Go check out the video breakdown of how Nene, Kevin Seraphin, and Emeka Okafor fit together.
One way to open things up for the big men is by playing a little high-low, with one player flashing to the free throw line while the other sets up in the low post. The Lakers and Grizzlies often have two big men on the floor, and putting Pau Gasol and Marc Gasol in the high post creates problems for the defense. Of course, Nene and Seraphin haven’t displayed that level of skill; I doubt we’ll be seeing a Nene-Seraphin pick-and-roll alley oop any time soon. But although they aren’t Gasol-esque, both Wizards showed some comfort in getting the ball at the free throw line. From there they can look to throw an entry pass into the post or (hopefully) hit the short jumper.
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with the acquisition of Ariza, the Wizards have a more reliable slasher at small forward. The Wizards shouldn’t let Ariza dribble into isolation situations, but when he can take one or two dribbles against a scrambling defender, he can get to the rim. On a similar amount of spot-up drives as Singleton, Ariza got to the rim twice as many times. Ariza is listed as 15 pounds lighter than Singleton, but he plays much stronger than Singleton in these situations. The video below shows Ariza’s ability to beat his man even when they aren’t closing out with urgency.
The problem here is that although Ariza may get to the rim more, he doesn’t always finish those shot attempts. He’s been up and down as a finisher in recent years, and he shot only 47 percent on these at-the-rim attempts on spot-up drives. At the very least, those shot attempts at the rim bring a greater possibility of drawing fouls. With a little random variation in terms of made layups and fouls, Ariza could be a solid bailout option instead of a negative presence.
Go check out the video breakdown of Harrison Barnes and the Wizards’ playbook!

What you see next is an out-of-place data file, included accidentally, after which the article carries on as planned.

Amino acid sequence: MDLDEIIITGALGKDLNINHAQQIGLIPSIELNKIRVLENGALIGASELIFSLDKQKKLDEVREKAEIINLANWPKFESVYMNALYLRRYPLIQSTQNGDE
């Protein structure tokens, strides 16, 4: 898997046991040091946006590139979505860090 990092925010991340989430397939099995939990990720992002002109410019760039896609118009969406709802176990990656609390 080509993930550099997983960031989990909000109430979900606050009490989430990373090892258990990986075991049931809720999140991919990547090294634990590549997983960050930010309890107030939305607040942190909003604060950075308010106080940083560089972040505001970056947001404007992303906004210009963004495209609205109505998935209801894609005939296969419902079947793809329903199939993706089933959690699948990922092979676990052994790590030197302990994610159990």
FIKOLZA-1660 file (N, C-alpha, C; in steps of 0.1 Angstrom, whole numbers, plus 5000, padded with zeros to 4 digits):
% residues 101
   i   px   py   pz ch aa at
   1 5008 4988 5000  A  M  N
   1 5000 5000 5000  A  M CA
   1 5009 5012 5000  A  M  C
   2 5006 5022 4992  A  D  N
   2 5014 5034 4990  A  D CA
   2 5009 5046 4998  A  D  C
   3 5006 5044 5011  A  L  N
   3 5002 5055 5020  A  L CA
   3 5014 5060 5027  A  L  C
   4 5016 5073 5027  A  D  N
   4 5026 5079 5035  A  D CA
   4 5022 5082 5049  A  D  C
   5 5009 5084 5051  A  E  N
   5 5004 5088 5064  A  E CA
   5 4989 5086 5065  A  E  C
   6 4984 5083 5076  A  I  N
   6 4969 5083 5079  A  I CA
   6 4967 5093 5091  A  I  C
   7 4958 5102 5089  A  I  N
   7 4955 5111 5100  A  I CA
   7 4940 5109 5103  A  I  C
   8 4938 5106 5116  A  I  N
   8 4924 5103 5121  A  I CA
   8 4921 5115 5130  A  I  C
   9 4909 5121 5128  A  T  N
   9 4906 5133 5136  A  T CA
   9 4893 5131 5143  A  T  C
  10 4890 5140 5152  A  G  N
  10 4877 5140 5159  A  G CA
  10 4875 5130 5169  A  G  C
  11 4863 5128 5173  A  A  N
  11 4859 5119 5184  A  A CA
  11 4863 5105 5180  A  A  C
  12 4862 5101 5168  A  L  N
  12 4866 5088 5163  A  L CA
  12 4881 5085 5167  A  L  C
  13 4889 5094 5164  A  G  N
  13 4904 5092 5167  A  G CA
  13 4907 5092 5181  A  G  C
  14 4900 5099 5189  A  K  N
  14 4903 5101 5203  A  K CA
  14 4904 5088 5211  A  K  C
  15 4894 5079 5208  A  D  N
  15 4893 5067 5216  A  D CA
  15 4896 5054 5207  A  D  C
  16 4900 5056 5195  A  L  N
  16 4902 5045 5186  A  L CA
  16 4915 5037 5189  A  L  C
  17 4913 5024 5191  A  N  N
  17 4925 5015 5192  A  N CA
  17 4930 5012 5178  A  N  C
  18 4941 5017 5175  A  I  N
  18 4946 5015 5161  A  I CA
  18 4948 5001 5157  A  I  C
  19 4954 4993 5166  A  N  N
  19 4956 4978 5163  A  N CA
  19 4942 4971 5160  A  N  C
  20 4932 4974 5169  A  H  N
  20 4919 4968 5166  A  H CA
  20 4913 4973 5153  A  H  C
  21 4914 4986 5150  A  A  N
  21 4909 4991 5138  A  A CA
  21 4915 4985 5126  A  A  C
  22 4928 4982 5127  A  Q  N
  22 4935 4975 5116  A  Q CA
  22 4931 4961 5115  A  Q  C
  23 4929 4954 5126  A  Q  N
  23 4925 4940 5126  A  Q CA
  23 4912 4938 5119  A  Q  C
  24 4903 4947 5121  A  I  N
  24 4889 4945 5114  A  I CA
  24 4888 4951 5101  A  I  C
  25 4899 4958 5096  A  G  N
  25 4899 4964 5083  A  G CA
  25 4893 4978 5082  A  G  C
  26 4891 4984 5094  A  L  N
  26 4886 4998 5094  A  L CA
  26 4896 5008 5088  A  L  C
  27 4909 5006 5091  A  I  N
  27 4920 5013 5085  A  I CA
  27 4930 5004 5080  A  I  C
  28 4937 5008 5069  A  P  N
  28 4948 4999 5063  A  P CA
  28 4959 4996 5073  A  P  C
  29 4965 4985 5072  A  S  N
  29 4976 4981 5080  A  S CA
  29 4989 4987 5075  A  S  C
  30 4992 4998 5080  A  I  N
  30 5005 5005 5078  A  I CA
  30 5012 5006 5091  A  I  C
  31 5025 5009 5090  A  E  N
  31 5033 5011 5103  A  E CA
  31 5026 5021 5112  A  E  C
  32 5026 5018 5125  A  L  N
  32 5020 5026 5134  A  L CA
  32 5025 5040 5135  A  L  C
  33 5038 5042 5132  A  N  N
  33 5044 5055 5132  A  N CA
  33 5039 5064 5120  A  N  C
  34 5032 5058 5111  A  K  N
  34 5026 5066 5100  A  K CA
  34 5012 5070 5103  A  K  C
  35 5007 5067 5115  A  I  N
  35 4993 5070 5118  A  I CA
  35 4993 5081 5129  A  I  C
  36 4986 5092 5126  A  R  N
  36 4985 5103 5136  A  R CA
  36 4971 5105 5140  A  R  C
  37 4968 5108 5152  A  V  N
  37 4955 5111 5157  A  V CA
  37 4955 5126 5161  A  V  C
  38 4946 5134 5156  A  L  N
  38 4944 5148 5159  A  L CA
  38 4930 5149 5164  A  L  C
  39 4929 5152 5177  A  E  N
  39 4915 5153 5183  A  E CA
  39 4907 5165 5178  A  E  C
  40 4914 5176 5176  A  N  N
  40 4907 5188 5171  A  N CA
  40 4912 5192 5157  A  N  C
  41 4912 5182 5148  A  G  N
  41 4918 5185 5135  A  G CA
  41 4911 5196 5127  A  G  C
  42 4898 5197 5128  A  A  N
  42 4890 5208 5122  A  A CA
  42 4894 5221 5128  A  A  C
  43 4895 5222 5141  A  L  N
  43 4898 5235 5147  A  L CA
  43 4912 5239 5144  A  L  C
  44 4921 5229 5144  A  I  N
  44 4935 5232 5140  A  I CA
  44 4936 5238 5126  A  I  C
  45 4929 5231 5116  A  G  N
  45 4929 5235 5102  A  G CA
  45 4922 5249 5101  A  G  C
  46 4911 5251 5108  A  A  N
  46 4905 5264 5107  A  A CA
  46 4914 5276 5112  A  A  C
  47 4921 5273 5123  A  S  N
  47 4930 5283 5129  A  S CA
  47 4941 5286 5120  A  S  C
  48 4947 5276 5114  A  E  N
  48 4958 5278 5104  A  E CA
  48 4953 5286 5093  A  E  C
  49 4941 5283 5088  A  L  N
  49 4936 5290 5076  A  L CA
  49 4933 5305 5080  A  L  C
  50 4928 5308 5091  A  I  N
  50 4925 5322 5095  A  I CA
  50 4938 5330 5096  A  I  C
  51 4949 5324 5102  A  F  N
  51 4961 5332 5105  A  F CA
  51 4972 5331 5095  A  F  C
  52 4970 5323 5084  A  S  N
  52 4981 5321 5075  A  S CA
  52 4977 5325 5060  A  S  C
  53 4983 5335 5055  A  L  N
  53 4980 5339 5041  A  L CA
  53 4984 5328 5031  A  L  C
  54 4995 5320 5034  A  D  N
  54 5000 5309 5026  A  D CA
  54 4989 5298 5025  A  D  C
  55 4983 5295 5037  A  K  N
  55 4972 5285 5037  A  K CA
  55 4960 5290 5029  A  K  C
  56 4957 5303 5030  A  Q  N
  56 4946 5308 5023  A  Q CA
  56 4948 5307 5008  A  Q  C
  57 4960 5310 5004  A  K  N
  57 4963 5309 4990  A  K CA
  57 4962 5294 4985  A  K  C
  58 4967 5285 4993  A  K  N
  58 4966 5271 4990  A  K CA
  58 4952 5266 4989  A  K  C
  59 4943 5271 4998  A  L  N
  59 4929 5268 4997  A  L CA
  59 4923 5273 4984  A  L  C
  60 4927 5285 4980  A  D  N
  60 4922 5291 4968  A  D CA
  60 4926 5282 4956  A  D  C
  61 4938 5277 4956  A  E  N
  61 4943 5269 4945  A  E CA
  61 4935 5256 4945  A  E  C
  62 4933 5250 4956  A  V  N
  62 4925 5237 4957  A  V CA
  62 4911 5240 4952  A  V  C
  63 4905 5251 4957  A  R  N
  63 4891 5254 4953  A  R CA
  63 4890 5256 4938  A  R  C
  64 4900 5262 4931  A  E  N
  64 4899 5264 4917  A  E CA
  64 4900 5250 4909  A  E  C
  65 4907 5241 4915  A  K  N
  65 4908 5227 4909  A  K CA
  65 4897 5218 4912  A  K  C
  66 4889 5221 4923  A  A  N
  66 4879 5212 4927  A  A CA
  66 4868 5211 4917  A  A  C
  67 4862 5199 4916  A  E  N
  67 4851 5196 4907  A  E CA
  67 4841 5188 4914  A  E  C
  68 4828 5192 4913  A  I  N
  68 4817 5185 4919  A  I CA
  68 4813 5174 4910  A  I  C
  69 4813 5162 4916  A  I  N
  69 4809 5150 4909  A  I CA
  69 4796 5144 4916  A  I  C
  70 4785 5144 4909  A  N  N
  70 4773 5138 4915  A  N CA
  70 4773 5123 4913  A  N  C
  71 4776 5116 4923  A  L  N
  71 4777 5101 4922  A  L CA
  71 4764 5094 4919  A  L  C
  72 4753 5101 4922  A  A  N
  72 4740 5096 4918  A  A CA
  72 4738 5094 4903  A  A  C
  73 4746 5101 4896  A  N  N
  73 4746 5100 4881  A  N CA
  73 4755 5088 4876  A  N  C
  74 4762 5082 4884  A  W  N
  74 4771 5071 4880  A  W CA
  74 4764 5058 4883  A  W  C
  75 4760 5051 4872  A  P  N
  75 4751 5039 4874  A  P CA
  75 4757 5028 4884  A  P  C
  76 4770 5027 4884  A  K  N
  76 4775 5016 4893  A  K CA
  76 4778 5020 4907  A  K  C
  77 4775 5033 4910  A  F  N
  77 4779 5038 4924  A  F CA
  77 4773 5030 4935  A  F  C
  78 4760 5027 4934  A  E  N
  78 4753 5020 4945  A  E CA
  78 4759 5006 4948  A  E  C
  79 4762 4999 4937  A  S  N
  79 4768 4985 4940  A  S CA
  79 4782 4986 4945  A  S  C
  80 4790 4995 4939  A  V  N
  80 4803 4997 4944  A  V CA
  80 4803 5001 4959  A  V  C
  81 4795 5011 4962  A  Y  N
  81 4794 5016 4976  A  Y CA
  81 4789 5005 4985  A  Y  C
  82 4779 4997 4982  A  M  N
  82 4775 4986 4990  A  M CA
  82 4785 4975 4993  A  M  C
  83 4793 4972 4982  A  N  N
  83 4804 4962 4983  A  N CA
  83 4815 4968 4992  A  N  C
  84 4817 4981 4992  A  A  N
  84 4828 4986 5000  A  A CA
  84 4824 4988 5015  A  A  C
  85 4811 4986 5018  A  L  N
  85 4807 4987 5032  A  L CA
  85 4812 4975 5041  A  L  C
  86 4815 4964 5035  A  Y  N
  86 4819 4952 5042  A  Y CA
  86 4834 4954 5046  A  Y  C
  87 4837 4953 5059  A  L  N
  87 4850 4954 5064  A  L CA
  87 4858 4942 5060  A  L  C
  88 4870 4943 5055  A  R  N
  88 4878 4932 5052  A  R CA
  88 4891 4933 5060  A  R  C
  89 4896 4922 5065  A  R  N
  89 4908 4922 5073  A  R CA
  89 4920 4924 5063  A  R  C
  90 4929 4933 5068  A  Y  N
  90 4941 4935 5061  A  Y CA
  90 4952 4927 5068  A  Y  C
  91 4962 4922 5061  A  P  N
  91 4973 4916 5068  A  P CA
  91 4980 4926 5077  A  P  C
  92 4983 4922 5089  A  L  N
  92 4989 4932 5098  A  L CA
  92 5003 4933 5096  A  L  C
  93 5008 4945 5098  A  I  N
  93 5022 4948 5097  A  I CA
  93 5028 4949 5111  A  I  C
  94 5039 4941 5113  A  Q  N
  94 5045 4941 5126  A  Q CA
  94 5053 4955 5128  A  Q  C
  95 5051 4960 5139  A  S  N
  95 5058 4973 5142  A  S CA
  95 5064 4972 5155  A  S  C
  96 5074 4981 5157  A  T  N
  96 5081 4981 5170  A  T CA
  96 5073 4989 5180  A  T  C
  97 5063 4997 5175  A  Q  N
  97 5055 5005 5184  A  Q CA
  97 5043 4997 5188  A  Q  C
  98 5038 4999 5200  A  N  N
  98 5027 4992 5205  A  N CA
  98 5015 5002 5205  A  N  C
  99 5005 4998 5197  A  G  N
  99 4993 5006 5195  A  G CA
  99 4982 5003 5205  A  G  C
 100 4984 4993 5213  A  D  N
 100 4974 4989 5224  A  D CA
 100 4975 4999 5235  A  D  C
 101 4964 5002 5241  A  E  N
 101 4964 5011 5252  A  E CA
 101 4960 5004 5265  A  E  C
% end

Finally, Wittman had a play to get his shooting guard into a pick-and-roll. Wall wasn’t the only guy using ball screens last year; about one third of Crawford’s offense came from pick-and-roll plays. On this play, Crawford runs off of screens to get to the wing and then receives a screen when he gets the ball.
Crawford took a lot of the ball handling responsibility last year, so it will be interesting to see if Barnes assumes a similar role. The major holes in his offensive game include his ball handling and pick-and-roll abilities, so that could mean that the Wizards have one fewer ball handler and initiator on the team.
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Beyond simply putting Beal on the right side of the floor and standing around, Randy Wittman may try to use off-ball screens to get Beal to his sweet spot at the top of the key. According to Draft Express, Beal is effective at using screens, and Wittman had a few plays to free up shooters at the top of the key this past season.
One way to get Beal clean looks is by running a decoy pick-and-roll. In the video below, Wall draws the defense’s attention by running a pick-and-roll on one side of the floor, while Beal (potentially) gets a screen on the other side of the floor. The defense is threatened by Wall, so they can’t focus their attention on helping on Beal. This play worked for Jordan Crawford, so it should work for Beal, as well.
Head over to Bullets Forever to check out a video breakdown on the two defensive-minded veterans that the Wizards just acquired.
Another part of off-ball defense is defending spot-up shooters. Ariza was solid in his recovery to spot-up shooters, ranking 87th in the NBA in points allowed per spot-up possession (Sidenote: Synergy’s defensive spot-up numbers can be a little misleading because it is difficult to assign responsibility for a particular spot-up shooter.) The defensive player will always be at a disadvantage in a spot-up situation. They can close out slowly and allow an open jumper, or they can sprint at the shooter and give up a driving lane.
Again, Ariza’s physical gifts really help him shut down spot-up shooters. Check out the clips below, as Ariza plays help defense in the lane and recovers to block his man’s shot. It’s not often you see a player cover that much ground, even in the NBA.
Go check out the crunch time conflict between John Wall and Randy Wittman.
Wall breaks the play and decides to take the game into his own hands. He nearly pulls it off as his shot comes just after the buzzer. The full play is below. Pay attention to Wittman on the sidelines during the play. He signals for the pass to Crawford and then looks dumbfounded when Wall decides to go one-on-one. Clearly frustrated, he doesn’t pay much attention to the rest of the play.
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Being a rookie is tough, and getting schooled in the post is part of the learning process. To his credit, Vesely didn’t get bullied in the post too often, despite his slim frame. He did, however, have trouble with fakes. Players using up-and-unders and head fakes were successful numerous times. Check out the video below and watch Vesely get faked out of position.